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Edited by Ilona S Szer, Yukiko Kimura, Peter N Malleson, Taunton R Southwood. Published by Oxford University Press, Oxford, 2006, pp 464, £125, (hardback). ISBN 0-19-263292-2
The aim of this book is set out explicitly in the introduction, where several points are made to explain its content and design. Most importantly, it deals just with juvenile idiopathic arthritis (JIA) and not the whole spectrum of paediatric rheumatological conditions, although it correlates and integrates this wider group of conditions with all those involving joint symptoms.
The authors point out that, contrary to the view that such conditions are rare in childhood, as a group they are one of the commonest serious chronic conditions in children; the conditions are complex, under‐taught and need to be better understood, and management needs to be more evidence‐based. So the authors have set themselves a brief to address these principles in their book.
The editors are from both North America and the UK and the authors of the chapters are from the USA, Canada, the UK, Italy, France and the Netherlands. This is important as the definitions of rheumatological conditions have, for some time, been confused and parochial. However, here the definitions from the International League of Associations for Rheumatism (ILAR) have been chosen so that there is a unified and agreed system of classification, making it now much easier for readers from different countries to understand each other!
The book is set out in three sections: “The approach to the child with musculoskeletal complaints”, “Juvenile idiopathic arthritis” and “The approach to treating JIA”. In 36 chapters the book as a whole covers pathophysiology, clinical syndromes, treatment options and other aspects of management such as educational issues and psychological support, which are crucial to the management of these children.
The information is presented using a large number of superb photographs (including external features, radiographs and MRI scans), highly useful algorithms and diagrams and comprehensive tables, as well as detailed written information. The photographs and algorithms are particularly useful and will be welcomed by anyone struggling to make diagnoses of these sometimes complex conditions. There is a useful discussion of clinical trials and future treatment options.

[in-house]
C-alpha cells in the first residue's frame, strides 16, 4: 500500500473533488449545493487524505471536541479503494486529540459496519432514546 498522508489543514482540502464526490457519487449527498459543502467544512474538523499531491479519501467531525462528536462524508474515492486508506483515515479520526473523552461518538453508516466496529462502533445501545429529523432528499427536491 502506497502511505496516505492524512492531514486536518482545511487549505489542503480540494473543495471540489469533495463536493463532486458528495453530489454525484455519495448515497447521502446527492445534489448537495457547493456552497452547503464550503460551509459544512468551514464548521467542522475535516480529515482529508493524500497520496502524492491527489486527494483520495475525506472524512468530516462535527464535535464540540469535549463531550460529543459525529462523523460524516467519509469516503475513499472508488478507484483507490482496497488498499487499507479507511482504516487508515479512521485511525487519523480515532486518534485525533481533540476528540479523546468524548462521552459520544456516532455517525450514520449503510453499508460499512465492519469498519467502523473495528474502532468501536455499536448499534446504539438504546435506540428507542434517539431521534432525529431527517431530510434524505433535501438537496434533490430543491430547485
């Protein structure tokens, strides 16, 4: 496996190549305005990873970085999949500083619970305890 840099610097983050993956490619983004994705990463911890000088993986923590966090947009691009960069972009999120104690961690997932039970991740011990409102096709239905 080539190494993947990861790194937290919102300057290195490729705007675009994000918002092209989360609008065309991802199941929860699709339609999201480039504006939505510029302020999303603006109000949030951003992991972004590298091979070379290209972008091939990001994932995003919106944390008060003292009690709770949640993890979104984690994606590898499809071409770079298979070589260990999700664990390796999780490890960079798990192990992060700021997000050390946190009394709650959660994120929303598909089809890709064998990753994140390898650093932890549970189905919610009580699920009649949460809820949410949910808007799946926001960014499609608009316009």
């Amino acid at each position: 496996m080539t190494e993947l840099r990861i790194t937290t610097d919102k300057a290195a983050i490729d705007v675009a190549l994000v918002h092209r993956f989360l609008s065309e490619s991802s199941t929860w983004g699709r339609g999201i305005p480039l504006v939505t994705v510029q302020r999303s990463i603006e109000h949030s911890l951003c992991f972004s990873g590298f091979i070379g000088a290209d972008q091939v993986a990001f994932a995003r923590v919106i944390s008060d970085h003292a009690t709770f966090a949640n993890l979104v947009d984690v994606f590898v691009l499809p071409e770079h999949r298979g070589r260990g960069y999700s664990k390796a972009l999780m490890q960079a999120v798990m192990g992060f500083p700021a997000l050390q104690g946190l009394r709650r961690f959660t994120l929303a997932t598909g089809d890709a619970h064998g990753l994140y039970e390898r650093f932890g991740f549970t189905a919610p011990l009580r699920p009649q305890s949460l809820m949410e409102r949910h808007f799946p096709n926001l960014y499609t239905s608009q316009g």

This book says it is aimed at the paediatric rheumatology fellow, but the detail and format of its content makes it ideal for all paediatricians responsible for investigating and managing children with joint symptoms. It provides a perfect framework for establishing a differential diagnosis and then devising an appropriate management plan. Physiotherapists, occupational therapists and paediatric psychologists would also find some aspects helpful to them.
This book is excellent. It is a superb example of what a modern textbook should be: up to date, evidence‐based, practical and written to be used by clinicians and not just as a reference. While there is increasing competition from web‐based information and guidance, there is still a place for an easily accessible and practical textbook, and one of this design and detail reinforces the view that a good textbook is still an ideal way to support clinical decision making.
There is very little wrong with this book. It is sometimes overwhelming in its detail and, inevitably in a multi‐author book, there is some duplication of information, but it is really designed to be read by individual chapters and not as a whole. There are some topics, such as chronic fatigue and reflex sympathetic dystrophy, that might have been dealt with in more detail ,but that was not the purpose of the book and would have made it even bigger.
Every general paediatric department should buy a copy of this book!